All good things must come to an end. That is what we always hear. We can't expect a free ride in life. There are so many different sayings I can throw in here. They will all cover what is about to happen.

Since the price of gas has risen over the past several months it has really put a hit on our wallets. What may have cost you around thirty-five dollars to fill up your tank started to run you near seventy.

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Nobody was prepared to take that kind of hit. Then everything seemed to go up in price as stores and restaurants had to find a way to save them from paying the extra price in shipping. It all goes back to the gas prices.

credit: Melissa Bartlett, TSM
credit: Melissa Bartlett, TSM

City Transit Has Some Changes on the Way

So one way that the City of Amarillo stepped in to help was by giving us an alternative. You need to get to work but can't afford the gas? That was a common problem. Well, you can take the bus. Yes, they started offering city transit for free.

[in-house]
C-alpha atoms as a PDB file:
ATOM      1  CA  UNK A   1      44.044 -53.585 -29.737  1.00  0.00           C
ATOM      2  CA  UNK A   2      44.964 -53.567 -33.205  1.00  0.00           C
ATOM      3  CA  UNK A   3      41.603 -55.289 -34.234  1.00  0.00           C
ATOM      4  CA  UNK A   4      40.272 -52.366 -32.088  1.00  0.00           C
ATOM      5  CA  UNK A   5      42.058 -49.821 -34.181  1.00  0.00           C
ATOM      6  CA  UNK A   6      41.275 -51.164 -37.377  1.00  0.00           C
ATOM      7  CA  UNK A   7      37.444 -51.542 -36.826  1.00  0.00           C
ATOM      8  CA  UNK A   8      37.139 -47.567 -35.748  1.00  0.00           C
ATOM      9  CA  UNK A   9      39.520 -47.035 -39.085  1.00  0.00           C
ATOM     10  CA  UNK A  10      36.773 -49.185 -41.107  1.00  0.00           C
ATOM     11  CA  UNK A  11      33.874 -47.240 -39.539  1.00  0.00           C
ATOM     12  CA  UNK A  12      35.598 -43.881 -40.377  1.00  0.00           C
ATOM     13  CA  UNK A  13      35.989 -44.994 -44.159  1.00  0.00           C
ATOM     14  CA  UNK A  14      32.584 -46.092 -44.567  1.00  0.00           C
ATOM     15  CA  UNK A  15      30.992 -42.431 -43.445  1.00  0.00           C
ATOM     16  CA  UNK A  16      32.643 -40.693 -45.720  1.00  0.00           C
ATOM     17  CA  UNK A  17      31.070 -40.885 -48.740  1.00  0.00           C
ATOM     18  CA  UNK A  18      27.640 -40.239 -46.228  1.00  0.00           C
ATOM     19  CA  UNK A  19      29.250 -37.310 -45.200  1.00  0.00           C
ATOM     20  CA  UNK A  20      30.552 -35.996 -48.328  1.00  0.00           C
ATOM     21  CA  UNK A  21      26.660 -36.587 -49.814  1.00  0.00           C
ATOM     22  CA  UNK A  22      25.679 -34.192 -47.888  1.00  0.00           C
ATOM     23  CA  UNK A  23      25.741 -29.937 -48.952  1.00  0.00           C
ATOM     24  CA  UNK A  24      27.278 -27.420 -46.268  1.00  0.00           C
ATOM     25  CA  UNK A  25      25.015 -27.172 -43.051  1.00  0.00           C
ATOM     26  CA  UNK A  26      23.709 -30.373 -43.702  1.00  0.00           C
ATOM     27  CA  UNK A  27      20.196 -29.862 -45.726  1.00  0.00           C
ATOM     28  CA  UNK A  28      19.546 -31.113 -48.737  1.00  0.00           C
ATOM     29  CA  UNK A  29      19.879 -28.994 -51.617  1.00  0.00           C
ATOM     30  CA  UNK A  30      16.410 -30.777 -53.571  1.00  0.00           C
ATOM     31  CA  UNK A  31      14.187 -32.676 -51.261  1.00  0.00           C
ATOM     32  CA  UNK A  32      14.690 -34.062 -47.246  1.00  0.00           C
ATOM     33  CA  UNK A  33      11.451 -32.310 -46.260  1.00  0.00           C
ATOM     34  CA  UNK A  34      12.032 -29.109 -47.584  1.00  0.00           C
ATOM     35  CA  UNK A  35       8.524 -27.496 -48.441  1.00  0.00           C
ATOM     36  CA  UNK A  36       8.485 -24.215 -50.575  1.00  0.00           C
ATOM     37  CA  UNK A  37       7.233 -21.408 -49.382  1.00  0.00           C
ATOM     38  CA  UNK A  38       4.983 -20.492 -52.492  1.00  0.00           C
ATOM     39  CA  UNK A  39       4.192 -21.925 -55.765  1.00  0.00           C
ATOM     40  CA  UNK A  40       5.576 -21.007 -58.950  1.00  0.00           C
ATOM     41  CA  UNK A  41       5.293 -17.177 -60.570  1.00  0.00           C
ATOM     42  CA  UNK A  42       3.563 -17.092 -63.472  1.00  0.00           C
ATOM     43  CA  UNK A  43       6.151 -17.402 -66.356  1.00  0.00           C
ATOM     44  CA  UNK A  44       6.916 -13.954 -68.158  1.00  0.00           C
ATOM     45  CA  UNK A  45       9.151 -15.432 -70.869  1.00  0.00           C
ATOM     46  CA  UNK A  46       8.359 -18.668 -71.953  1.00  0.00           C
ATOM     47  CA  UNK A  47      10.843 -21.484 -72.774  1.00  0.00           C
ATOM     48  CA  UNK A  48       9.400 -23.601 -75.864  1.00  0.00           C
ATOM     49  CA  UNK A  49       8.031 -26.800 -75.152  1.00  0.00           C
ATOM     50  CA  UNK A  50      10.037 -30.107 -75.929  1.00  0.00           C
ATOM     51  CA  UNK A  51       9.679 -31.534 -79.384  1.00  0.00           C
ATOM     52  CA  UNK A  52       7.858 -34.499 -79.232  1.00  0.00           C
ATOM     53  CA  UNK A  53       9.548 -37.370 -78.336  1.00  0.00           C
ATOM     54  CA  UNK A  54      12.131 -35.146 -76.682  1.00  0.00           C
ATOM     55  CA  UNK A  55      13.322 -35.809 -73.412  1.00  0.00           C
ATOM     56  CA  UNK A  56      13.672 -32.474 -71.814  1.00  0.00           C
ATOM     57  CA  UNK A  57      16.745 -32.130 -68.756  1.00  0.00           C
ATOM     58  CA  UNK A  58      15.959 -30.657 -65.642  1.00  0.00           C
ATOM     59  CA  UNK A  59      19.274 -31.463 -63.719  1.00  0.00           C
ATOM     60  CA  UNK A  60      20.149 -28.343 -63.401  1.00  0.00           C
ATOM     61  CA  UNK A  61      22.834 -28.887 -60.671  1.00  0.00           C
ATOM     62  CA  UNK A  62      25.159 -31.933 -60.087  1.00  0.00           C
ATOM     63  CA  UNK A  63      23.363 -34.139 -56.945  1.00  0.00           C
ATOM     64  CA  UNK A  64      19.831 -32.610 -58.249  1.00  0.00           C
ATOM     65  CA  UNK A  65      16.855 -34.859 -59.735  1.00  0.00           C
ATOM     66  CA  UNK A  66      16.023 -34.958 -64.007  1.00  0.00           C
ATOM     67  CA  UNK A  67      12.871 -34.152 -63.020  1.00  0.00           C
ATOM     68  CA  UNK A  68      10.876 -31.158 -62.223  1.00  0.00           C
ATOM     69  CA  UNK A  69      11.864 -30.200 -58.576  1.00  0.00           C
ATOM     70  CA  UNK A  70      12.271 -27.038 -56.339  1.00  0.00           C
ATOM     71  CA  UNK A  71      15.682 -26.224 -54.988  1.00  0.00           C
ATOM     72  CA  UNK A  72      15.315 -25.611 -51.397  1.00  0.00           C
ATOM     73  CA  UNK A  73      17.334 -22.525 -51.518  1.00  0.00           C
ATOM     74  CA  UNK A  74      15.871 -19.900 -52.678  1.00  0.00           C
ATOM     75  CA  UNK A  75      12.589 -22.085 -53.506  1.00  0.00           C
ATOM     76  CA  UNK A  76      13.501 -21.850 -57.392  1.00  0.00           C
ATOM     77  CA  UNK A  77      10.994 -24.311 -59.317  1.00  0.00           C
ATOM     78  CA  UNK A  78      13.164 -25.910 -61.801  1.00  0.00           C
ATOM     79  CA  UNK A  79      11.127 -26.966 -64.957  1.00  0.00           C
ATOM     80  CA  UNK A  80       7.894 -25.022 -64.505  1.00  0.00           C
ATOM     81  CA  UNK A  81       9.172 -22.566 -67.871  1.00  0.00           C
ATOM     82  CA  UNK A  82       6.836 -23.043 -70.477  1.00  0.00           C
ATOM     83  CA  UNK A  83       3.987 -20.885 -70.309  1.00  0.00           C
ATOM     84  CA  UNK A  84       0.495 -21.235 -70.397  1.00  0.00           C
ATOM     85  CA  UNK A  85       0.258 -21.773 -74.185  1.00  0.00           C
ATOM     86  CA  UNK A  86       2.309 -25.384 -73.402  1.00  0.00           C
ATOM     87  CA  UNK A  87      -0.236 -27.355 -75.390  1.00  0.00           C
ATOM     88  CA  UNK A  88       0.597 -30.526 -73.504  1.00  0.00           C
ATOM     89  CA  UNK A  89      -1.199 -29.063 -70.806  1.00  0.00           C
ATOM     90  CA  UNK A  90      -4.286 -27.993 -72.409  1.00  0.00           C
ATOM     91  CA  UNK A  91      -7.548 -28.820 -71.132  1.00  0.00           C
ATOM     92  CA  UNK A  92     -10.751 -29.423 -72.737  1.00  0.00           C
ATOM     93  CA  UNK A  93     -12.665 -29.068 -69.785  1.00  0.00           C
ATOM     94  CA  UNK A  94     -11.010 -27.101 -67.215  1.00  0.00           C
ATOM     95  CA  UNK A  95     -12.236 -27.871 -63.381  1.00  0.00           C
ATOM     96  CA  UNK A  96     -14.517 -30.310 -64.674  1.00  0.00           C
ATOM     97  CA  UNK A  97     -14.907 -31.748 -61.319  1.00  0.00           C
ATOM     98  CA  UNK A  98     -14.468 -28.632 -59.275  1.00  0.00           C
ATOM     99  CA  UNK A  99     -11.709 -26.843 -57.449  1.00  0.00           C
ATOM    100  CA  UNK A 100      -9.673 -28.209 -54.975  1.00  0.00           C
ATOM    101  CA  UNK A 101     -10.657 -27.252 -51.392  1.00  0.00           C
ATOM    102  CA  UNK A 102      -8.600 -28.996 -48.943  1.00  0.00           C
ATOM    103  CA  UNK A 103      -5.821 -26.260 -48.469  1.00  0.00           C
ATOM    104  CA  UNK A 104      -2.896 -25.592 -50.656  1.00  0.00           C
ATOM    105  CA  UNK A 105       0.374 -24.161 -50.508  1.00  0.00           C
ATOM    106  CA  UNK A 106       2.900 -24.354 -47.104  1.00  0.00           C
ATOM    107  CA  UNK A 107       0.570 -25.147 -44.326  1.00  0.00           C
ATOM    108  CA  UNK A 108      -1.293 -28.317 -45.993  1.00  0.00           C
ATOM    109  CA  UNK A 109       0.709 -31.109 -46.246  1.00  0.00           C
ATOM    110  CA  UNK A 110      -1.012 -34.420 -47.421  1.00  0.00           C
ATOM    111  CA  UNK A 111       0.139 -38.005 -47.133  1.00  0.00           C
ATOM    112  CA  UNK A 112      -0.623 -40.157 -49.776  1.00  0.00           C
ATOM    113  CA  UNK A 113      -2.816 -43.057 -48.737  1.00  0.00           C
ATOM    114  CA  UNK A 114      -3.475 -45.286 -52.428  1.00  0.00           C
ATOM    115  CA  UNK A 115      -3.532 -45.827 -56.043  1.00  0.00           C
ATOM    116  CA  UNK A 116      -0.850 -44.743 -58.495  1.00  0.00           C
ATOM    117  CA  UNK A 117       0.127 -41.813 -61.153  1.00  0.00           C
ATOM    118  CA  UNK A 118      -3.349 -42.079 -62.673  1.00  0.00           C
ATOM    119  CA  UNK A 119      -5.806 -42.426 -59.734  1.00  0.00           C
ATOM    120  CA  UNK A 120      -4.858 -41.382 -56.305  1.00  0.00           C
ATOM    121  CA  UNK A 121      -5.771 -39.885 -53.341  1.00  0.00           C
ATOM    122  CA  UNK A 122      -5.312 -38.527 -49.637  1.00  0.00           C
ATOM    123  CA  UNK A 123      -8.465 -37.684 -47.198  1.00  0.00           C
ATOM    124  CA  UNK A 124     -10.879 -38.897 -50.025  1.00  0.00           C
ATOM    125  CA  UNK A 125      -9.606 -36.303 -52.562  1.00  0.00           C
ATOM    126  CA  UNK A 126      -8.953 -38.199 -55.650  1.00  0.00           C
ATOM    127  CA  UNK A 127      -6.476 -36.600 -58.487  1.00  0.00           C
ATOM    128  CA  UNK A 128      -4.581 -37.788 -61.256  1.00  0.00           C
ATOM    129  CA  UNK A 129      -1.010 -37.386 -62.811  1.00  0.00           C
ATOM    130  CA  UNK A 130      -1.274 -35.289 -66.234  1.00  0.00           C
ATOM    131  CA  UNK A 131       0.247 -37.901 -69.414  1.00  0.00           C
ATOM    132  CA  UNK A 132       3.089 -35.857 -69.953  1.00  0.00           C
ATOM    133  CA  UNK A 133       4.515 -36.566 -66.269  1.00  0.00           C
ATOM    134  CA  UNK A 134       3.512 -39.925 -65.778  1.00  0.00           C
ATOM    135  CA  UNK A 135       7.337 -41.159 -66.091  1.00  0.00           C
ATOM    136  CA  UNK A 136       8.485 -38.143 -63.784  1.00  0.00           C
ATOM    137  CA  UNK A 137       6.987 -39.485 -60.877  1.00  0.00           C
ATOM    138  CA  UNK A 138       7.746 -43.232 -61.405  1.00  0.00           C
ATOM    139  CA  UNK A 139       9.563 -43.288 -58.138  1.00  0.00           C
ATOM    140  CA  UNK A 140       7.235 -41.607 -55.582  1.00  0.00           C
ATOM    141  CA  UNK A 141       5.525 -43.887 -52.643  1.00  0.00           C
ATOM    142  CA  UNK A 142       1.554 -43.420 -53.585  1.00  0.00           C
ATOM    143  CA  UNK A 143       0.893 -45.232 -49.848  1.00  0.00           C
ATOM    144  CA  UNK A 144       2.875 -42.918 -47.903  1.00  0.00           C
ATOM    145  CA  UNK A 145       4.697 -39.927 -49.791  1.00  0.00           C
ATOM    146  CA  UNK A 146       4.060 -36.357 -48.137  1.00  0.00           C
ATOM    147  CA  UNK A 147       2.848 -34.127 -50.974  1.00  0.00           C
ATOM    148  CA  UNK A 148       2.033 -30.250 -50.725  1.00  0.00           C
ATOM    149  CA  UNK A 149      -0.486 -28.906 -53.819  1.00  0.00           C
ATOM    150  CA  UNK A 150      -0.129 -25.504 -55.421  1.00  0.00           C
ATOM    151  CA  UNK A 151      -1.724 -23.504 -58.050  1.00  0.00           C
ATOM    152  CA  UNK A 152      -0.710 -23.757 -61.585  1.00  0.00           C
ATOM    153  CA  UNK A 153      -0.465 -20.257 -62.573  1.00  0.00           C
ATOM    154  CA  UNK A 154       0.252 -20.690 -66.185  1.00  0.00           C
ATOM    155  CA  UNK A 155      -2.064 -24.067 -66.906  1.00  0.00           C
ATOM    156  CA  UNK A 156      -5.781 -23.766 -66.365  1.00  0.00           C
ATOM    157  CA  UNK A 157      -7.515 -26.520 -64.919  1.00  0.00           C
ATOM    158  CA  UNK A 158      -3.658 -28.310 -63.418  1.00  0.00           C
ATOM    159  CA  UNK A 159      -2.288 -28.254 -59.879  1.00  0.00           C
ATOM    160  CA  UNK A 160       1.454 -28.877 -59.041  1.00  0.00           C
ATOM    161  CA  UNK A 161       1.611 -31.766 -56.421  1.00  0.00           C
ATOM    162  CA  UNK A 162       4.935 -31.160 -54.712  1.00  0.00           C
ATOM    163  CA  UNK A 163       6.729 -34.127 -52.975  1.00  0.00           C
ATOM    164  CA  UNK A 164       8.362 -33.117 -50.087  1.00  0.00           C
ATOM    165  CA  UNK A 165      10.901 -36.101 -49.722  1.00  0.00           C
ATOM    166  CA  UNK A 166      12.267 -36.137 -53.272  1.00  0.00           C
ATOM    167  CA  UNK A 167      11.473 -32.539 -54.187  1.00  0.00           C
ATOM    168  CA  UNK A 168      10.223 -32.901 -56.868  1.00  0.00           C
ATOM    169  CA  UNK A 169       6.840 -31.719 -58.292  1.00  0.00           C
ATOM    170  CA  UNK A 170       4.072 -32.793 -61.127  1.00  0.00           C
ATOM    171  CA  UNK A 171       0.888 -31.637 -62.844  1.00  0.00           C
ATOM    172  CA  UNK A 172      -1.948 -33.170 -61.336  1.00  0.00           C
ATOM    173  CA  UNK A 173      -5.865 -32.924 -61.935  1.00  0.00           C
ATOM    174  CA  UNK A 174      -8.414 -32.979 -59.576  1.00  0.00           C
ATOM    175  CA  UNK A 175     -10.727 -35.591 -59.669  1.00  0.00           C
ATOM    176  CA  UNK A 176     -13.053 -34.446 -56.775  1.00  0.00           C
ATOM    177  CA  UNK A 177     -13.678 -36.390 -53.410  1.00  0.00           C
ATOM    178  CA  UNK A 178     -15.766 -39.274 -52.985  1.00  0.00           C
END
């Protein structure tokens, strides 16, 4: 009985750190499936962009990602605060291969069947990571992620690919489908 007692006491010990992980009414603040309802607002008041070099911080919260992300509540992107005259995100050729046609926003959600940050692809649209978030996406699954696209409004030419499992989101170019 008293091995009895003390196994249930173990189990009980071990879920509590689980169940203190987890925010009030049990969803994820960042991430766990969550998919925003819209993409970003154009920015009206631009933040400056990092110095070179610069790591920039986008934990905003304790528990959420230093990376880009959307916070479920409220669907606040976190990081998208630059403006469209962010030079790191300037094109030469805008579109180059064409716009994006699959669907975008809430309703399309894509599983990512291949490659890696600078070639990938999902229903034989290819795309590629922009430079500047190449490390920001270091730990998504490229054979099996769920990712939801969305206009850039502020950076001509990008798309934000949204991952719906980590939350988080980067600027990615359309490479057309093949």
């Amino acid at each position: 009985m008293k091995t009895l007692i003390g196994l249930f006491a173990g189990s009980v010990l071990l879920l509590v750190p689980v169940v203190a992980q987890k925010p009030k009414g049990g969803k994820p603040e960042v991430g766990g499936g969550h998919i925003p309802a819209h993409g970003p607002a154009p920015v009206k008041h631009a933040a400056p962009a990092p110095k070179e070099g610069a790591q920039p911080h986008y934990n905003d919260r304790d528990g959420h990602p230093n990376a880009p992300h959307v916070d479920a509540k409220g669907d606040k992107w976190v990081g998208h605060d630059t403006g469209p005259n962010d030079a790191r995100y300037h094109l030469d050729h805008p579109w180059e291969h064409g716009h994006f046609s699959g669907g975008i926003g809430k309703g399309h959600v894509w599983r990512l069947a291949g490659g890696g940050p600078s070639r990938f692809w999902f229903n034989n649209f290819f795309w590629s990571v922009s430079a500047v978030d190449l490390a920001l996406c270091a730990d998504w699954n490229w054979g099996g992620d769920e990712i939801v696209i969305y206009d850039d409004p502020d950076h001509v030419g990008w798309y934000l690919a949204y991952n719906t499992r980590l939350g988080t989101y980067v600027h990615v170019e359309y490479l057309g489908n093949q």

That helped out many of families that took advantage of it. This is a post from earlier this year from the City of Amarillo.

Now it seems that the free ride is about to be over. Signs have been posted on the buses to let us know that starting October first you will be expected to pay once again. I have reached out to the city for confirmation on this but haven't heard back. I will update.

credit: Mel
credit: Mel

So far no word if the fares will go up. Previously it would cost you two dollars for a day pass or a dollar for a one-way pass. Still much cheaper than the cost of gas.

LOOK: See how much gasoline cost the year you started driving

To find out more about how has the price of gas changed throughout the years, Stacker ran the numbers on the cost of a gallon of gasoline for each of the last 84 years. Using data from the Bureau of Labor Statistics (released in April 2020), we analyzed the average price for a gallon of unleaded regular gasoline from 1976 to 2020 along with the Consumer Price Index (CPI) for unleaded regular gasoline from 1937 to 1976, including the absolute and inflation-adjusted prices for each year.

Read on to explore the cost of gas over time and rediscover just how much a gallon was when you first started driving.

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